The patriarchal nature of Arab societies will come as no surprise to most of us. Despite it being widely criticised, especially by those who have grown up in the region, there’s been little to no research done to prove its existence.
That’s not to say that patriarchy isn’t real unless we do the research to back it, or that there hasn’t been progress made to push for gender equality. In the last two years alone, we’ve seen Saudi Arabia finally grant women the right to drive, we’ve witnessed Morocco’s criminalisation of sexual harassment, and a proposal of equal inheritance laws in Tunisia.
All these legislative changes are great indicators of a desire to change patriarchal attitudes, but we can’t push for equality if we don’t understand the ways in which patriarchal attitudes have weaved themselves in to our societies.
That’s where UN Women came in, the organization collaborated with Promundo—a non-profit organization dedicated to fighting for gender equality—to release the largest ever study exploring patriarchy in the Arab world. Starting with the question of what it means to be a man in the MENA region, researchers interviewed 10,000 men in Egypt, Lebanon, Morocco, and Palestine to paint a clearer picture of their views on gender equality—and here are five things they concluded.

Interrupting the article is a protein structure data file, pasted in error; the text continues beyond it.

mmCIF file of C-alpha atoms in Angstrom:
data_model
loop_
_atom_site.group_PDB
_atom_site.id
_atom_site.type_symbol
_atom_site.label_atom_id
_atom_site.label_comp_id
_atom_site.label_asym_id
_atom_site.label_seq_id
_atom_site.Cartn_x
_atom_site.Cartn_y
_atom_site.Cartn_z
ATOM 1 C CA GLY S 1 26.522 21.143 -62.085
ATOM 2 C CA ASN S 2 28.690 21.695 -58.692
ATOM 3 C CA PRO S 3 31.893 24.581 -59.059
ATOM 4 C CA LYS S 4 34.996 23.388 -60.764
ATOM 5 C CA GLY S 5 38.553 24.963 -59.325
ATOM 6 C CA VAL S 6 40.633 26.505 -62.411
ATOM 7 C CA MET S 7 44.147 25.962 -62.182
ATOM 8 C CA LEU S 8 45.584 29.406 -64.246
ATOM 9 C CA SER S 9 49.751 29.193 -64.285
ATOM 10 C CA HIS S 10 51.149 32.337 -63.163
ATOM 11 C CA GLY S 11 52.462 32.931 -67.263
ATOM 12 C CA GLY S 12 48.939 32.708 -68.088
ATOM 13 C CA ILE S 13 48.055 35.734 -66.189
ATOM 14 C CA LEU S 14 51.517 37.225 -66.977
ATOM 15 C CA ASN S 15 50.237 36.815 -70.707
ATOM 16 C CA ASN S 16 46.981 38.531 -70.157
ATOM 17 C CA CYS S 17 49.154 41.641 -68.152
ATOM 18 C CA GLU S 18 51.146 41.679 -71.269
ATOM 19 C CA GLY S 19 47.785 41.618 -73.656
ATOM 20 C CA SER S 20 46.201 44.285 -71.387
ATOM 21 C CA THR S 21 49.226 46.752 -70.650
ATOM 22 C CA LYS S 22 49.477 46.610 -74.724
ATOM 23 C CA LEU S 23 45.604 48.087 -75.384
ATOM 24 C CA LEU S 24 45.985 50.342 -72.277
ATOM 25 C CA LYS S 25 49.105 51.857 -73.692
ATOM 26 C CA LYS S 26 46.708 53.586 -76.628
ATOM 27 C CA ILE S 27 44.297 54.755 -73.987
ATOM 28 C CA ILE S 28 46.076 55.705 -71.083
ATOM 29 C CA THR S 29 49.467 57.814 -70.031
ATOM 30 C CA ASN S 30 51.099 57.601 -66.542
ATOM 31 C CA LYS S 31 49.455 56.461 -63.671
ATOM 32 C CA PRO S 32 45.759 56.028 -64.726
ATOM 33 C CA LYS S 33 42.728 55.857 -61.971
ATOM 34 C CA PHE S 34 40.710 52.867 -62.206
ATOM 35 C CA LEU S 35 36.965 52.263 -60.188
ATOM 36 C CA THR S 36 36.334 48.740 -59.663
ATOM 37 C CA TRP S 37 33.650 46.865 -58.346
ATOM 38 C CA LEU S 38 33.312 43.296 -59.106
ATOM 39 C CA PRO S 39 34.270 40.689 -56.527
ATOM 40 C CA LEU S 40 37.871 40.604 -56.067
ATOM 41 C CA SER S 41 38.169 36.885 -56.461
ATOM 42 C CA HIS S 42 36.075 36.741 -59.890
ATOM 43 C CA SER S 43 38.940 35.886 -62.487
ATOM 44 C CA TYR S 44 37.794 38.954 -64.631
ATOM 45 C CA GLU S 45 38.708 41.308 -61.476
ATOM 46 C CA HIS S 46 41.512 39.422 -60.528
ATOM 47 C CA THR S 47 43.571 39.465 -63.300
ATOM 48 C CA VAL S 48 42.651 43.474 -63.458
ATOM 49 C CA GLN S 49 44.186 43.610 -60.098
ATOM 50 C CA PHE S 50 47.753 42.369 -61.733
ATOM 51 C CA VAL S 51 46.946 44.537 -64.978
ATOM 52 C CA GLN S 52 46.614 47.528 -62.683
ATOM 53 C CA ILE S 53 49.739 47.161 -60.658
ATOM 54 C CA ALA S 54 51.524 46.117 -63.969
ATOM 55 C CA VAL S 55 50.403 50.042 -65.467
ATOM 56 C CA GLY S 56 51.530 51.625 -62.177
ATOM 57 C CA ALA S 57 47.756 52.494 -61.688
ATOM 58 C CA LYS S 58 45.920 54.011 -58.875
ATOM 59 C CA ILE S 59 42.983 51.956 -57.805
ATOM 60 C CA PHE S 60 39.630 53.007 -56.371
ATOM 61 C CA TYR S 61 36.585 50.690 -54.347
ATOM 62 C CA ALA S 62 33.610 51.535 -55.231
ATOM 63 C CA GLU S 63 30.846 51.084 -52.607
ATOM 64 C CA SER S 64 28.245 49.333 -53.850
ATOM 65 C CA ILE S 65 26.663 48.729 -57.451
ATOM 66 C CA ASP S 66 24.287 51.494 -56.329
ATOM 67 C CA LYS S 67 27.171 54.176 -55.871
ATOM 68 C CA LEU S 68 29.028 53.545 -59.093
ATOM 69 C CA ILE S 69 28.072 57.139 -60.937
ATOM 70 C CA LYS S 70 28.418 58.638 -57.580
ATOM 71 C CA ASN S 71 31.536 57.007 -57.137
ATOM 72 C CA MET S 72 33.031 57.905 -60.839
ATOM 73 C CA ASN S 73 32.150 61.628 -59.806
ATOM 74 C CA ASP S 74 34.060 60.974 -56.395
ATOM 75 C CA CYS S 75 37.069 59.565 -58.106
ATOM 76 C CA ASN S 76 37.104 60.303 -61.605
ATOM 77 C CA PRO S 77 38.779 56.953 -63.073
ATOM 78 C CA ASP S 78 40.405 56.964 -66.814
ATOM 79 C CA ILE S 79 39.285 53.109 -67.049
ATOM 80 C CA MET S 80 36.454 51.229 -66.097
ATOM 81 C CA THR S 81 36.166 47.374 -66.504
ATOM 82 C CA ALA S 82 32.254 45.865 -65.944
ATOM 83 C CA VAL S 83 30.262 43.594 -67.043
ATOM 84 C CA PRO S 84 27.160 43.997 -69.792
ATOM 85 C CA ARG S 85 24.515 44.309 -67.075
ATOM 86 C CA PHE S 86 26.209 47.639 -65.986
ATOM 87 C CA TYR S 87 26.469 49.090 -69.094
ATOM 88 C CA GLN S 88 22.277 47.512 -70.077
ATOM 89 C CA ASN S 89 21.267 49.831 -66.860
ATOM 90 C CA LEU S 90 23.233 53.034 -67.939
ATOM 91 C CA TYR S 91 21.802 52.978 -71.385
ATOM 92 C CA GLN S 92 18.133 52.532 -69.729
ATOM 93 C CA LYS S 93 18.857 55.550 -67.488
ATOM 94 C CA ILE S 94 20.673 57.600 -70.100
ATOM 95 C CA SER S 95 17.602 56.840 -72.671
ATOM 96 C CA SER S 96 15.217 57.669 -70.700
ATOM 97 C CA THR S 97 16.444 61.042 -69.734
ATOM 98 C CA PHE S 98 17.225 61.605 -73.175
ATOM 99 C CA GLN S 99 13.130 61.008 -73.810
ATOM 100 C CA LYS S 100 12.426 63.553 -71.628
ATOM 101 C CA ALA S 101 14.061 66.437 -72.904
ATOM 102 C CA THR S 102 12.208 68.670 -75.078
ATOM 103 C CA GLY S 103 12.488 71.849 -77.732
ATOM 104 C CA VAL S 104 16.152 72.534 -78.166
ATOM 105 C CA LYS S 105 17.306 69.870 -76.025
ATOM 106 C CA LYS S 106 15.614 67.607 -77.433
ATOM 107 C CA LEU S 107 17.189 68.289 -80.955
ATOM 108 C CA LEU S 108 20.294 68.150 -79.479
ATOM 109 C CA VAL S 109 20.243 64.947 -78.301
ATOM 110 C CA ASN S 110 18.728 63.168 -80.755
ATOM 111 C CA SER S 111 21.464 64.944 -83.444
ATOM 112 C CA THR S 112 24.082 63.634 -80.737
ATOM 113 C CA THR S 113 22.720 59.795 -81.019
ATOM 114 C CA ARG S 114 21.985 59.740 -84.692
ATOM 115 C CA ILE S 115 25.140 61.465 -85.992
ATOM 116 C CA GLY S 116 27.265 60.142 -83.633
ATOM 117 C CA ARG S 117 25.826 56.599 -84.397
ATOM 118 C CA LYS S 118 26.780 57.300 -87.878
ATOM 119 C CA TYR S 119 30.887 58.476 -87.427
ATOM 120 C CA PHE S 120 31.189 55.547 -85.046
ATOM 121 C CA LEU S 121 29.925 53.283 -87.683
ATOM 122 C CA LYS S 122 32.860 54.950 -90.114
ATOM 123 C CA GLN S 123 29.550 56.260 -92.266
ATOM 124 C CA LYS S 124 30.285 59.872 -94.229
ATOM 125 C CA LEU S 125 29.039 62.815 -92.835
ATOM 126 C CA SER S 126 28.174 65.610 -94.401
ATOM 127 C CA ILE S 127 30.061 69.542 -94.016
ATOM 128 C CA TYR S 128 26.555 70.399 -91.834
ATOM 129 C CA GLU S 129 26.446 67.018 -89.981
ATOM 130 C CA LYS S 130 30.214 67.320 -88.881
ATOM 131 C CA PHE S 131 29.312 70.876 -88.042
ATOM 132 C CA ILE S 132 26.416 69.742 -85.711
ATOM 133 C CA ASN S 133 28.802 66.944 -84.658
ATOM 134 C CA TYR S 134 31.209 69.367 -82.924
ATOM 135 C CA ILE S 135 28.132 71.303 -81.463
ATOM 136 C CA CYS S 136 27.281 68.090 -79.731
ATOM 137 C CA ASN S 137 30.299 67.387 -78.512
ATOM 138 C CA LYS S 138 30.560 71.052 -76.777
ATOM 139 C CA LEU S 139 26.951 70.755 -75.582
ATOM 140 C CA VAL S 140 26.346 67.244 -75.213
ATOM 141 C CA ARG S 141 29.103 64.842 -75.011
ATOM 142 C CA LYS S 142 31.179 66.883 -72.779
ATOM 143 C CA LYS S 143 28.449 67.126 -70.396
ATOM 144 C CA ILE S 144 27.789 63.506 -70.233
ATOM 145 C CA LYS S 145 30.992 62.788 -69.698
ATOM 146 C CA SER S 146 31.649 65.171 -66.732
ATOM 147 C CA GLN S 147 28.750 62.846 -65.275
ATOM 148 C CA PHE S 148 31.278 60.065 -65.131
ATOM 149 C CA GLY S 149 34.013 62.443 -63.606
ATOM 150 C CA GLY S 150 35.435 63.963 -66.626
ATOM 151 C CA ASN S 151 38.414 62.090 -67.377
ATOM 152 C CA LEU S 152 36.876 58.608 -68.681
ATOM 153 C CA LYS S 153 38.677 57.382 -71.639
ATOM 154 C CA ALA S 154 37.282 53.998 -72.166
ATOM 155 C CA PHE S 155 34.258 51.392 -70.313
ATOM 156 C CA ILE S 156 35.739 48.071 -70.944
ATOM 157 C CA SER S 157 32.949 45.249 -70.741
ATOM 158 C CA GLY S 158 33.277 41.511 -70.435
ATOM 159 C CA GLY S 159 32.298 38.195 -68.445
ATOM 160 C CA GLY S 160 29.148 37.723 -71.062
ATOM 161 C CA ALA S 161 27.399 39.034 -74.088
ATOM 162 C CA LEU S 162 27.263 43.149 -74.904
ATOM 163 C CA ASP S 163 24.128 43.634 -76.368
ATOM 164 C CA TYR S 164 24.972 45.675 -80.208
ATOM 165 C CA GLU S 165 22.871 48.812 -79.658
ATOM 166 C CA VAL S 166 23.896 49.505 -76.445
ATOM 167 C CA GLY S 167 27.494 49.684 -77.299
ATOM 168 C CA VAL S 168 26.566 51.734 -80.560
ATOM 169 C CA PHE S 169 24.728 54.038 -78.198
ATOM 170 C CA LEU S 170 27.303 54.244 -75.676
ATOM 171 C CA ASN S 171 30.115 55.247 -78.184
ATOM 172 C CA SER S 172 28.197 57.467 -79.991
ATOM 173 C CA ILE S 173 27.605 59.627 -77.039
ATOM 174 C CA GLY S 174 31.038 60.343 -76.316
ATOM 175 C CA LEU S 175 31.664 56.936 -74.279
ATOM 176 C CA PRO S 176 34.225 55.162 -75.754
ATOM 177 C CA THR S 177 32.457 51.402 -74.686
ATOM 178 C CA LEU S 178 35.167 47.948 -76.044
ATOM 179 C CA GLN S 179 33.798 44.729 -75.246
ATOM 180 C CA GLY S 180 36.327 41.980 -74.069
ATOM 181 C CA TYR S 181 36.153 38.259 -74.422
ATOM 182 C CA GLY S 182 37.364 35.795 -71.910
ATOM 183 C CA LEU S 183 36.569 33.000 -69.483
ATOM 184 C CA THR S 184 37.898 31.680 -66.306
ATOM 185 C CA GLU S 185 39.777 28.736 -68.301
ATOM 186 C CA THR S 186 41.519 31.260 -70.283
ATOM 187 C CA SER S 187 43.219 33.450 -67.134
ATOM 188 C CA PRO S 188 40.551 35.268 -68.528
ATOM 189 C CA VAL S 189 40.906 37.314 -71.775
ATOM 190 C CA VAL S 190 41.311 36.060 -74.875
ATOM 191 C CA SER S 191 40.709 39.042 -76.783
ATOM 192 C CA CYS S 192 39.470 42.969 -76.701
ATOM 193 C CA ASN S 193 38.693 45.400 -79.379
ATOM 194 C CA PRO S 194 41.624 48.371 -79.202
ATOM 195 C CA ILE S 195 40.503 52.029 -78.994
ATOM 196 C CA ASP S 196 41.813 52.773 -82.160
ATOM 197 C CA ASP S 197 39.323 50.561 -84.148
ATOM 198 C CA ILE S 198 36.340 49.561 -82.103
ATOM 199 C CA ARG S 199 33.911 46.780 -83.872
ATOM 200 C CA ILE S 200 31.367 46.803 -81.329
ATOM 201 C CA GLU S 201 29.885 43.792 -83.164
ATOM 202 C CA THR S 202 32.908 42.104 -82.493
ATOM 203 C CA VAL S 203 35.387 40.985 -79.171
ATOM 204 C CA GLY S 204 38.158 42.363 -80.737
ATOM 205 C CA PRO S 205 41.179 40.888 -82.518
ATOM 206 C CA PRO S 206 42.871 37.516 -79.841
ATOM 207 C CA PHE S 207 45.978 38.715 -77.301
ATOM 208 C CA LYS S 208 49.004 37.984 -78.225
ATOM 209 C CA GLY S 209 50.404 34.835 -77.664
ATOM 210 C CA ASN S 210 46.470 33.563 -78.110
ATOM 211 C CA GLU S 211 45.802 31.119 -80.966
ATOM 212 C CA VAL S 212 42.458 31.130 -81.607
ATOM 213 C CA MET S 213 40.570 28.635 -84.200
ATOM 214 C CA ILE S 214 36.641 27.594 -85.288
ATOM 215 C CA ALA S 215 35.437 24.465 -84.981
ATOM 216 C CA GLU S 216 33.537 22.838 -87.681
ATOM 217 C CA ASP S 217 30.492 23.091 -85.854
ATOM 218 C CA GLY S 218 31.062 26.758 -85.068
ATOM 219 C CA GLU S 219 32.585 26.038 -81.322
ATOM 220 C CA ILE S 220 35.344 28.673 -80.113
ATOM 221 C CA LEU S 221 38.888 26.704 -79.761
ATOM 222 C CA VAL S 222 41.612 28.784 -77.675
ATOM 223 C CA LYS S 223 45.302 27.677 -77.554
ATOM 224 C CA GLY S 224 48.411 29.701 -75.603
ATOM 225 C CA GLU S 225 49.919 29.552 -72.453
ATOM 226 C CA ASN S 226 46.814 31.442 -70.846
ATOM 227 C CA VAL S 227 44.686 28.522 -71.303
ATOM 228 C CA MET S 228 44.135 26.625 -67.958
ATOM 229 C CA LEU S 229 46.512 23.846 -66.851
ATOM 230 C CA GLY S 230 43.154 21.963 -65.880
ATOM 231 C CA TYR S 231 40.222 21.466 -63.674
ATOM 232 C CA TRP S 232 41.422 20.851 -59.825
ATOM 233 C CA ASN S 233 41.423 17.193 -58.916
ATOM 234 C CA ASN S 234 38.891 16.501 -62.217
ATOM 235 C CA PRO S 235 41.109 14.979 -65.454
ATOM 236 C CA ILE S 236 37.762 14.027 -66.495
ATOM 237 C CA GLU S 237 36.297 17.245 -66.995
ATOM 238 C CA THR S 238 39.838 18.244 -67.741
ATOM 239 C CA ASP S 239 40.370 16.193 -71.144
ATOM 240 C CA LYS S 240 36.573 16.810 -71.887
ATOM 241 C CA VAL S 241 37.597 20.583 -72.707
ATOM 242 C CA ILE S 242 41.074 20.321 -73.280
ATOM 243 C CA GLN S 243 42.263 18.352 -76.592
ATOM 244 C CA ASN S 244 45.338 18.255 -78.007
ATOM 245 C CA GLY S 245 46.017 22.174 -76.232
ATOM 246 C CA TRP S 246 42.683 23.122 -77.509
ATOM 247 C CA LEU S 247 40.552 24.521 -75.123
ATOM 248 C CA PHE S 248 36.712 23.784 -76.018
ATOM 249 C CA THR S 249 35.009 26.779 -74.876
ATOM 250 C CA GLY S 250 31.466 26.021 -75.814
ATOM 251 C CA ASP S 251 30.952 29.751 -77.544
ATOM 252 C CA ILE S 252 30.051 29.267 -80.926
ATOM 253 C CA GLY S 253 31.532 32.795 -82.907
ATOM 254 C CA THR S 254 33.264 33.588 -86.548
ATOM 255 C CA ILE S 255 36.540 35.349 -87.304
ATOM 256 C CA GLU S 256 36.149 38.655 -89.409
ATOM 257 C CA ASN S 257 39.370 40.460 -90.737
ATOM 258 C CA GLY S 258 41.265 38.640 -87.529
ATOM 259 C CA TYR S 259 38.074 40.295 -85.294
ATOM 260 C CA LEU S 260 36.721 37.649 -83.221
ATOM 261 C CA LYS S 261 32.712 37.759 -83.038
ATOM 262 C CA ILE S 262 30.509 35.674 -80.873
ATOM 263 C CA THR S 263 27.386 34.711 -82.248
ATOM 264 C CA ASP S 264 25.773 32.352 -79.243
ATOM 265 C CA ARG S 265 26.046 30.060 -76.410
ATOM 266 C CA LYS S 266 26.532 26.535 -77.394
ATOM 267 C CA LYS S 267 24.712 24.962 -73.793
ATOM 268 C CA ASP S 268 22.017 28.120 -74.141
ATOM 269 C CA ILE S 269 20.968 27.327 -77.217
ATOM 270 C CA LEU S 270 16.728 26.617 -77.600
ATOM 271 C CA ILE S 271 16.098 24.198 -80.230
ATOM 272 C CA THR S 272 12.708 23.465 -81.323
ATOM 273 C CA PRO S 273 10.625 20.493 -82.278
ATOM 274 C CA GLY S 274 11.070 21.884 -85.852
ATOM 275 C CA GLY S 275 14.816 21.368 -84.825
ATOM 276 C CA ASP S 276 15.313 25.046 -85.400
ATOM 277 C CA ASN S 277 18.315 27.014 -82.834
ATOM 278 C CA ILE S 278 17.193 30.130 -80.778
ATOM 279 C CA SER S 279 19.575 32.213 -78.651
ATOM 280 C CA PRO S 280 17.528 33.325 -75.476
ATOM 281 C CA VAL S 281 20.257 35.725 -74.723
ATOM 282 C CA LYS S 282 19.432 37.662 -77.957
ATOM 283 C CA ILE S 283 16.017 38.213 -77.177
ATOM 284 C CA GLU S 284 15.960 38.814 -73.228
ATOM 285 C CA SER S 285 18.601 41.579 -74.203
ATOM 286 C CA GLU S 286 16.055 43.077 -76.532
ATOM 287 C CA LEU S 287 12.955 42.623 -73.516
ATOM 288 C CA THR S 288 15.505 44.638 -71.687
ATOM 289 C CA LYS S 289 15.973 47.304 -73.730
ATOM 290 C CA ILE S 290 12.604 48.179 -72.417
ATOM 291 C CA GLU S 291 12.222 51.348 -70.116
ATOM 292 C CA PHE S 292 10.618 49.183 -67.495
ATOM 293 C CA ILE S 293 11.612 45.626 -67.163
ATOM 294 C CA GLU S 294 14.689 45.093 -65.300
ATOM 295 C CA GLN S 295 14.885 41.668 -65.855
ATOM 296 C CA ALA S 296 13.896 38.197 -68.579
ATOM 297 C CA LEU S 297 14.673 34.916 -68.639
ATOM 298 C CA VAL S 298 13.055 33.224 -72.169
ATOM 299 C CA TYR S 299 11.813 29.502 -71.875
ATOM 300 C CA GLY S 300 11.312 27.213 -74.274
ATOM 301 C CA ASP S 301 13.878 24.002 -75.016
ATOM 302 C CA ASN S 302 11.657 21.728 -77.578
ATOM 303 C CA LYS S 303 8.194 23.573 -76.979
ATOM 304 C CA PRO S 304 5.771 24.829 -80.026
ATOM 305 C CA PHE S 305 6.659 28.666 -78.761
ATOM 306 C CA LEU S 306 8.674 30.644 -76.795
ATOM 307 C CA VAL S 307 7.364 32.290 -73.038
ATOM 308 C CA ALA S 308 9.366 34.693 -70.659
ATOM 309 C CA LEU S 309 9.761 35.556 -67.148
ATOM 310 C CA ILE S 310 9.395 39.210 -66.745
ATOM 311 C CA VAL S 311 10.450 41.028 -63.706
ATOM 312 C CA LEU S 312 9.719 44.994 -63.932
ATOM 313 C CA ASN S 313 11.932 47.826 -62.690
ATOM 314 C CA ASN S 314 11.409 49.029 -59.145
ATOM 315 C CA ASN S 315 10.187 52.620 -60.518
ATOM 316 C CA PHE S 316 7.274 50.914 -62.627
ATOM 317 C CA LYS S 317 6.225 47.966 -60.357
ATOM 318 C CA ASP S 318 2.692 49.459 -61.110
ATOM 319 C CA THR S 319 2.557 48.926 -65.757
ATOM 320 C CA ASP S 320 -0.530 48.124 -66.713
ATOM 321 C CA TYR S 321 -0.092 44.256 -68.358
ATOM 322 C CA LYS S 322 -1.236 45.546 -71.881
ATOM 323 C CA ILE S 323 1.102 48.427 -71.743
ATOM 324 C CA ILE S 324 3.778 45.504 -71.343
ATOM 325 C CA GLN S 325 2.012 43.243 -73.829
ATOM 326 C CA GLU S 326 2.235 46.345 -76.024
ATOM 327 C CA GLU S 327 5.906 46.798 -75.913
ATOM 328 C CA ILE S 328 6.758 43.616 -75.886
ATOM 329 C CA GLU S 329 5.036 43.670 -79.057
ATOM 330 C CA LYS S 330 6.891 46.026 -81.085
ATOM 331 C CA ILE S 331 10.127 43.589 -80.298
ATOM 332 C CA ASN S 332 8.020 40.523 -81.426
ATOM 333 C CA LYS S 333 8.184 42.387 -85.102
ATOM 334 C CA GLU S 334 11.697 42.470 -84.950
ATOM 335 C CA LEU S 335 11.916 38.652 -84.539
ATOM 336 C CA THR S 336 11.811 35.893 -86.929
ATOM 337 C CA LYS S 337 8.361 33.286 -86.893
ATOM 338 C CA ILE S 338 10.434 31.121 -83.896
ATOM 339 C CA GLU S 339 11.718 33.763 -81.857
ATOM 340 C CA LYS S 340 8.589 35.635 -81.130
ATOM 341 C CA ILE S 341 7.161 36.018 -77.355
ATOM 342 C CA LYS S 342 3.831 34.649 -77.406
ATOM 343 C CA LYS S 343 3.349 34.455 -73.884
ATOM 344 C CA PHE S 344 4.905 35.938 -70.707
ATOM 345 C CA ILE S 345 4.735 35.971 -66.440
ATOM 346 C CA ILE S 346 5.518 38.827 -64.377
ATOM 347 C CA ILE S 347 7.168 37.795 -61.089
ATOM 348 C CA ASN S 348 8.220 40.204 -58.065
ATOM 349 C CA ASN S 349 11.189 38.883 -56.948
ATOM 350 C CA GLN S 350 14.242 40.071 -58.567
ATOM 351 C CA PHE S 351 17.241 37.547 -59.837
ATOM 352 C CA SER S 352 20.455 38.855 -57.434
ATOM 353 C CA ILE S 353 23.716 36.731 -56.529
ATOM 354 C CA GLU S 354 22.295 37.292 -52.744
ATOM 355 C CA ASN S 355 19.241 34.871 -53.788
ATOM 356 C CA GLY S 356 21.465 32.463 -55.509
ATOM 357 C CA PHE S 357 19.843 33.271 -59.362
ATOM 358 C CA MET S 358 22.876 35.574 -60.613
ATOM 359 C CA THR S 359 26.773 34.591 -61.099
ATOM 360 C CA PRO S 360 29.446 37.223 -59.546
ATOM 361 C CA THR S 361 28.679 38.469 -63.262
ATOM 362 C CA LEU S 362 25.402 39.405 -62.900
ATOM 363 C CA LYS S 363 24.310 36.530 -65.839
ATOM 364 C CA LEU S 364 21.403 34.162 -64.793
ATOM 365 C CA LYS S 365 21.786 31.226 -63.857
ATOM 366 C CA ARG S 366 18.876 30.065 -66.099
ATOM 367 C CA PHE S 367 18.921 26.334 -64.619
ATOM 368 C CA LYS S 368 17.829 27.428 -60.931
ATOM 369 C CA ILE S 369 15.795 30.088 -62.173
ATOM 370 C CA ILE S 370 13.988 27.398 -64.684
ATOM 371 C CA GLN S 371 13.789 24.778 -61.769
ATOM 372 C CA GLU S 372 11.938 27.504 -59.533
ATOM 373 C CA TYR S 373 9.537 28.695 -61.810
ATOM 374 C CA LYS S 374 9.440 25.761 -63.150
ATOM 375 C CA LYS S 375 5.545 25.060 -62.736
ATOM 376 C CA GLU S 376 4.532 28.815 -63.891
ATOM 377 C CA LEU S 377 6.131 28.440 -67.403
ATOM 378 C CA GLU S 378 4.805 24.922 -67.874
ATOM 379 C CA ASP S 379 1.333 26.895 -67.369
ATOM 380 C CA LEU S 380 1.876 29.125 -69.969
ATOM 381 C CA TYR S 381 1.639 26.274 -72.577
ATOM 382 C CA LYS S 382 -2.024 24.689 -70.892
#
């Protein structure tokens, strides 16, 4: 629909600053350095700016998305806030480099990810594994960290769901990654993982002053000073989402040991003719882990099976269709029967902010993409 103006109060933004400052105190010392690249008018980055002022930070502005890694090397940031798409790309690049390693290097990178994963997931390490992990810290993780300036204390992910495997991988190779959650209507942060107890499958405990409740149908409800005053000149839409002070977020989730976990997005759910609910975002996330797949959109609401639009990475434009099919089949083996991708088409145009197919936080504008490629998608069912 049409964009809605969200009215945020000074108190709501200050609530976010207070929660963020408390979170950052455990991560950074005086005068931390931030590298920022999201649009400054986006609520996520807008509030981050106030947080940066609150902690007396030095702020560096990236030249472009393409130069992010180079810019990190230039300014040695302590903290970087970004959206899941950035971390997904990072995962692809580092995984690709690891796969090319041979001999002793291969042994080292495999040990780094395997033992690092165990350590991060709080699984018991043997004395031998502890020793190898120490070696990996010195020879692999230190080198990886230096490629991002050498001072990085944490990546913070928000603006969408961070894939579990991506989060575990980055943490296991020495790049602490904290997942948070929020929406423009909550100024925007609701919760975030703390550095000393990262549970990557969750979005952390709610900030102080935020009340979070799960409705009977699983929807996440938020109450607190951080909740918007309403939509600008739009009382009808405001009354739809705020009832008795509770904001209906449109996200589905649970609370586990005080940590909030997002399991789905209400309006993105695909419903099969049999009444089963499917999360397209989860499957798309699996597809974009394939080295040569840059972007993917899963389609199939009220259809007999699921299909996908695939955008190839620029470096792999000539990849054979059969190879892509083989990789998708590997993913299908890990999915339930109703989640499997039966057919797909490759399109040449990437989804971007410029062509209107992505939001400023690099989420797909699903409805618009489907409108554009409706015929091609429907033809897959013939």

Only a quarter of Arab men support gender-equality.
Those who do, often hold higher levels of education and come from higher socio-economic backgrounds.
66-90 per cent of Arab men expect a level of control over their wives (what they wear and where they go).
Over 70 per cent of Arab men and women believe that wives should tolerate violence to keep the family together.
50 per cent of Arab men say they support women’s right to work outside of the home, but only if they remain the primary breadwinners in their households.
Photo courtesy of Emily Schulter